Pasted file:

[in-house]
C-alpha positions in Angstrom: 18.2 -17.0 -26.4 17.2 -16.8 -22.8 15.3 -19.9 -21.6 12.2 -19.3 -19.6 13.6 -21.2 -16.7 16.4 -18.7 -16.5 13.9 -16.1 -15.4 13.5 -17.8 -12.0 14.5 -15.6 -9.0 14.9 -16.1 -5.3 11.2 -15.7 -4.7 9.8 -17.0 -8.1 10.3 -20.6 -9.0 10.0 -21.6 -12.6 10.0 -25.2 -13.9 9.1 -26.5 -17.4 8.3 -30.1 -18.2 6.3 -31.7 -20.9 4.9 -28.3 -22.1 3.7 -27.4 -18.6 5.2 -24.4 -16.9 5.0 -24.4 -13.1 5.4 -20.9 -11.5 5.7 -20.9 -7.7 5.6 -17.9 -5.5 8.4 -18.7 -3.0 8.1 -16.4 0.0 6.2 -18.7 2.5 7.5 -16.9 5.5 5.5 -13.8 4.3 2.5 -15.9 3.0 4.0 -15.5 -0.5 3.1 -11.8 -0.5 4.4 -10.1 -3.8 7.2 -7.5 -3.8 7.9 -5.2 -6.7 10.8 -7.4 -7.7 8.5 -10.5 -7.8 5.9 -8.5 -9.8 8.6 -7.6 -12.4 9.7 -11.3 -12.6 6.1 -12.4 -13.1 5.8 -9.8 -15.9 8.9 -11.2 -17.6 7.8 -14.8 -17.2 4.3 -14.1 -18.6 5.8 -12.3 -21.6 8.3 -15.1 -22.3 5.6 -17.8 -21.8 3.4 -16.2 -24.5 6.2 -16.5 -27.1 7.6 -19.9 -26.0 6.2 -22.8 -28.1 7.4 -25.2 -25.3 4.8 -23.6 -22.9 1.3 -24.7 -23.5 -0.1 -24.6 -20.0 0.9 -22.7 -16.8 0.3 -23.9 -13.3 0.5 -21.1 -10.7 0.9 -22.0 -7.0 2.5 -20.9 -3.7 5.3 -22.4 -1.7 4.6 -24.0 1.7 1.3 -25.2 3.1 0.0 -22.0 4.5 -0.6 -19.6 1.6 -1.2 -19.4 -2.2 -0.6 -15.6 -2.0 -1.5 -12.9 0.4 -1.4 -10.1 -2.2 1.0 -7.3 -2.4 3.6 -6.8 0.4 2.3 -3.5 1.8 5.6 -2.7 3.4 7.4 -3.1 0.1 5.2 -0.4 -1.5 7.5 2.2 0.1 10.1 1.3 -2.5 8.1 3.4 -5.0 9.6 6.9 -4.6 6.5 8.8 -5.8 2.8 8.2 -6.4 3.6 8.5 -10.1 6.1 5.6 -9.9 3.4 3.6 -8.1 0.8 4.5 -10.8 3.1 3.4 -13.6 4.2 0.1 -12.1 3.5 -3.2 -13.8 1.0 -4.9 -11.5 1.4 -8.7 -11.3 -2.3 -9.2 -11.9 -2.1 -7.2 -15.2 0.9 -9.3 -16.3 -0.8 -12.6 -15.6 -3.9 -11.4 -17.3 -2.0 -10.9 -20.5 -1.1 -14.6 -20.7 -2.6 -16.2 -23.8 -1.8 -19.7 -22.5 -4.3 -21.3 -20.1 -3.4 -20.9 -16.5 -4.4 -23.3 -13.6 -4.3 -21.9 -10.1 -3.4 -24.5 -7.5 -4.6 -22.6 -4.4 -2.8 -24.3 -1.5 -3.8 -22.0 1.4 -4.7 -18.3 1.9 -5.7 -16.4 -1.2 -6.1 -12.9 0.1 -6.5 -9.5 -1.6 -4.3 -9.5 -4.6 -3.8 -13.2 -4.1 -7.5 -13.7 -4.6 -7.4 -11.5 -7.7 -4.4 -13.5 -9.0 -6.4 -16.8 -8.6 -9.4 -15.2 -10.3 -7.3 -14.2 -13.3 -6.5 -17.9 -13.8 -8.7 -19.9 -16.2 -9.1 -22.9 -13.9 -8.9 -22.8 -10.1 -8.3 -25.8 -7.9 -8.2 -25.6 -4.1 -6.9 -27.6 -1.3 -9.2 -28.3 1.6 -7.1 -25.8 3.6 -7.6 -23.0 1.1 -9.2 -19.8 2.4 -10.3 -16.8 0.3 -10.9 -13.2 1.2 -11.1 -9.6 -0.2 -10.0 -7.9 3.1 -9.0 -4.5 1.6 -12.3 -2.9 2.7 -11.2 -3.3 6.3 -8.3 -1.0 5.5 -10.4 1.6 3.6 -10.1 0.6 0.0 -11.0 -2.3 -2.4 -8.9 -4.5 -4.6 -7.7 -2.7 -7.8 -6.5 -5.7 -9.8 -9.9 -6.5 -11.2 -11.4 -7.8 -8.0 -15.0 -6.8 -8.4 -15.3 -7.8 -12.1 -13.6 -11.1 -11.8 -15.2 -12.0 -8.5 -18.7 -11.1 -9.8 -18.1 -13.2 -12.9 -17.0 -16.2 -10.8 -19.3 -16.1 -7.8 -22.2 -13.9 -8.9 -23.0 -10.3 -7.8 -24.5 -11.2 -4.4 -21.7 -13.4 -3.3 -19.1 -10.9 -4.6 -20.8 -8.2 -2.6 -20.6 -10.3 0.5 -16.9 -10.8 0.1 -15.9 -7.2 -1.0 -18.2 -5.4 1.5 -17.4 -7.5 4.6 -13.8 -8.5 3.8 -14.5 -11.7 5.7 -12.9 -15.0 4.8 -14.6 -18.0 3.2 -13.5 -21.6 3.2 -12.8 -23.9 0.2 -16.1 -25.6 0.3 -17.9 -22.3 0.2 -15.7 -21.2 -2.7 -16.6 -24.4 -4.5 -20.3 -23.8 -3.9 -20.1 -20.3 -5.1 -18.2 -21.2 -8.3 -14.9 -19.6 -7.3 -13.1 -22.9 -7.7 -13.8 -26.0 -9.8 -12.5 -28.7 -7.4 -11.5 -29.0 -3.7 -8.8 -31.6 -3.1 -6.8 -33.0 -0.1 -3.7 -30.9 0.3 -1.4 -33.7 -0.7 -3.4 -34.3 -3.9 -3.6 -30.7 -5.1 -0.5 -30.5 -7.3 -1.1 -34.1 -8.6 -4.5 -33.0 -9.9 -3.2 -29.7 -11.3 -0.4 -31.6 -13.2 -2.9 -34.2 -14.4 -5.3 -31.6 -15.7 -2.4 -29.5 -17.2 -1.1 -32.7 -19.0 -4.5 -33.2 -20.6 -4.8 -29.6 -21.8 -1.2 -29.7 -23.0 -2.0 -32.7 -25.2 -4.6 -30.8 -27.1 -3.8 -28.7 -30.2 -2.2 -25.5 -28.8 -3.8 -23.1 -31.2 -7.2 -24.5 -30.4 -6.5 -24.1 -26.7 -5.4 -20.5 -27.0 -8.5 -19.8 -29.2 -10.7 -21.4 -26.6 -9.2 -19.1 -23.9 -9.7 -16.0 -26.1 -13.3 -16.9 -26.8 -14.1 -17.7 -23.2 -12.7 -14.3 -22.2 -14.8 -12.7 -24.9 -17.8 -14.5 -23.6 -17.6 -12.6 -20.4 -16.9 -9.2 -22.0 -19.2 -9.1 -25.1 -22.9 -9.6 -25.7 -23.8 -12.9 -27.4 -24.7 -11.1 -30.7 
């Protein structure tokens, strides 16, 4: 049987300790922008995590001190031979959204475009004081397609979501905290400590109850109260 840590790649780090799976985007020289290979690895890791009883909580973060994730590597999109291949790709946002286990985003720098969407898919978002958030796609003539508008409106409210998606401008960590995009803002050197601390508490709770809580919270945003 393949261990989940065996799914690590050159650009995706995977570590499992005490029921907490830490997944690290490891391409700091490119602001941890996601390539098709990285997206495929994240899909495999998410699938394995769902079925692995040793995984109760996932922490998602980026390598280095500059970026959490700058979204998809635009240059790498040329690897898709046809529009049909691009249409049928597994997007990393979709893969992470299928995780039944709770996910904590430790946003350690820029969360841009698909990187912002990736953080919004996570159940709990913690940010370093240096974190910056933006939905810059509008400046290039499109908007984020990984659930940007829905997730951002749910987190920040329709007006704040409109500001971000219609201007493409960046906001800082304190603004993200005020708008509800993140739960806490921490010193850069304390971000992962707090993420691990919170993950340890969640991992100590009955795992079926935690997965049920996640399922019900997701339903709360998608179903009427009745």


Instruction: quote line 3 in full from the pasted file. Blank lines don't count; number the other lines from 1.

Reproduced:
């Protein structure tokens, strides 16, 4: 049987300790922008995590001190031979959204475009004081397609979501905290400590109850109260 840590790649780090799976985007020289290979690895890791009883909580973060994730590597999109291949790709946002286990985003720098969407898919978002958030796609003539508008409106409210998606401008960590995009803002050197601390508490709770809580919270945003 393949261990989940065996799914690590050159650009995706995977570590499992005490029921907490830490997944690290490891391409700091490119602001941890996601390539098709990285997206495929994240899909495999998410699938394995769902079925692995040793995984109760996932922490998602980026390598280095500059970026959490700058979204998809635009240059790498040329690897898709046809529009049909691009249409049928597994997007990393979709893969992470299928995780039944709770996910904590430790946003350690820029969360841009698909990187912002990736953080919004996570159940709990913690940010370093240096974190910056933006939905810059509008400046290039499109908007984020990984659930940007829905997730951002749910987190920040329709007006704040409109500001971000219609201007493409960046906001800082304190603004993200005020708008509800993140739960806490921490010193850069304390971000992962707090993420691990919170993950340890969640991992100590009955795992079926935690997965049920996640399922019900997701339903709360998608179903009427009745």